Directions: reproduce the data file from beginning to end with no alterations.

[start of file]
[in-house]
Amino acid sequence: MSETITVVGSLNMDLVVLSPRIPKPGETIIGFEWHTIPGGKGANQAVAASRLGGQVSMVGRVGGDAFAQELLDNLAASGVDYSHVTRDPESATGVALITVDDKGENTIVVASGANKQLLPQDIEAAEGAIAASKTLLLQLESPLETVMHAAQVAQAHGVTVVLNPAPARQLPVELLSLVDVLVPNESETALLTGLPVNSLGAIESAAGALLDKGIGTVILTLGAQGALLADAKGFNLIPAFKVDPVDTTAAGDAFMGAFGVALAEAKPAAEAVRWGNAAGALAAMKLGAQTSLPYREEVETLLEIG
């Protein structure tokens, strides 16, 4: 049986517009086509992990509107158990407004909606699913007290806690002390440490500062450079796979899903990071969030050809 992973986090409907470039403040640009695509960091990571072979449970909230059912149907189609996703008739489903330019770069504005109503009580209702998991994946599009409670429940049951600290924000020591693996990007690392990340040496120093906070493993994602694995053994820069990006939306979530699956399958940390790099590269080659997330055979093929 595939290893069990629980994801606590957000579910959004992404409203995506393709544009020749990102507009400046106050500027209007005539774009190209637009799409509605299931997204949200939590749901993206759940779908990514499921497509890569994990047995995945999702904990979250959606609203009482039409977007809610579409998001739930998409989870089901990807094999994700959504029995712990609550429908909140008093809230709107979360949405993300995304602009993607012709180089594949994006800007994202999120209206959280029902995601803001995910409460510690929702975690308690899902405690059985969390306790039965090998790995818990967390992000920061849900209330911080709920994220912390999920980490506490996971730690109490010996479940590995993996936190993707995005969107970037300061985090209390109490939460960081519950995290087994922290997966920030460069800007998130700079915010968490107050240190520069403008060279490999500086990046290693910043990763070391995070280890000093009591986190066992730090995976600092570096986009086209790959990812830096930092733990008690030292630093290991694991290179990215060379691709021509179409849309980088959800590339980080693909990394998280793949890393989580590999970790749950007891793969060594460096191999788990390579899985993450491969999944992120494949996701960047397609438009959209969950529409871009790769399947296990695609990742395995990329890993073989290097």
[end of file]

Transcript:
[in-house]
Amino acid sequence: MSETITVVGSLNMDLVVLSPRIPKPGETIIGFEWHTIPGGKGANQAVAASRLGGQVSMVGRVGGDAFAQELLDNLAASGVDYSHVTRDPESATGVALITVDDKGENTIVVASGANKQLLPQDIEAAEGAIAASKTLLLQLESPLETVMHAAQVAQAHGVTVVLNPAPARQLPVELLSLVDVLVPNESETALLTGLPVNSLGAIESAAGALLDKGIGTVILTLGAQGALLADAKGFNLIPAFKVDPVDTTAAGDAFMGAFGVALAEAKPAAEAVRWGNAAGALAAMKLGAQTSLPYREEVETLLEIG
């Protein structure tokens, strides 16, 4: 049986517009086509992990509107158990407004909606699913007290806690002390440490500062450079796979899903990071969030050809 992973986090409907470039403040640009695509960091990571072979449970909230059912149907189609996703008739489903330019770069504005109503009580209702998991994946599009409670429940049951600290924000020591693996990007690392990340040496120093906070493993994602694995053994820069990006939306979530699956399958940390790099590269080659997330055979093929 595939290893069990629980994801606590957000579910959004992404409203995506393709544009020749990102507009400046106050500027209007005539774009190209637009799409509605299931997204949200939590749901993206759940779908990514499921497509890569994990047995995945999702904990979250959606609203009482039409977007809610579409998001739930998409989870089901990807094999994700959504029995712990609550429908909140008093809230709107979360949405993300995304602009993607012709180089594949994006800007994202999120209206959280029902995601803001995910409460510690929702975690308690899902405690059985969390306790039965090998790995818990967390992000920061849900209330911080709920994220912390999920980490506490996971730690109490010996479940590995993996936190993707995005969107970037300061985090209390109490939460960081519950995290087994922290997966920030460069800007998130700079915010968490107050240190520069403008060279490999500086990046290693910043990763070391995070280890000093009591986190066992730090995976600092570096986009086209790959990812830096930092733990008690030292630093290991694991290179990215060379691709021509179409849309980088959800590339980080693909990394998280793949890393989580590999970790749950007891793969060594460096191999788990390579899985993450491969999944992120494949996701960047397609438009959209969950529409871009790769399947296990695609990742395995990329890993073989290097």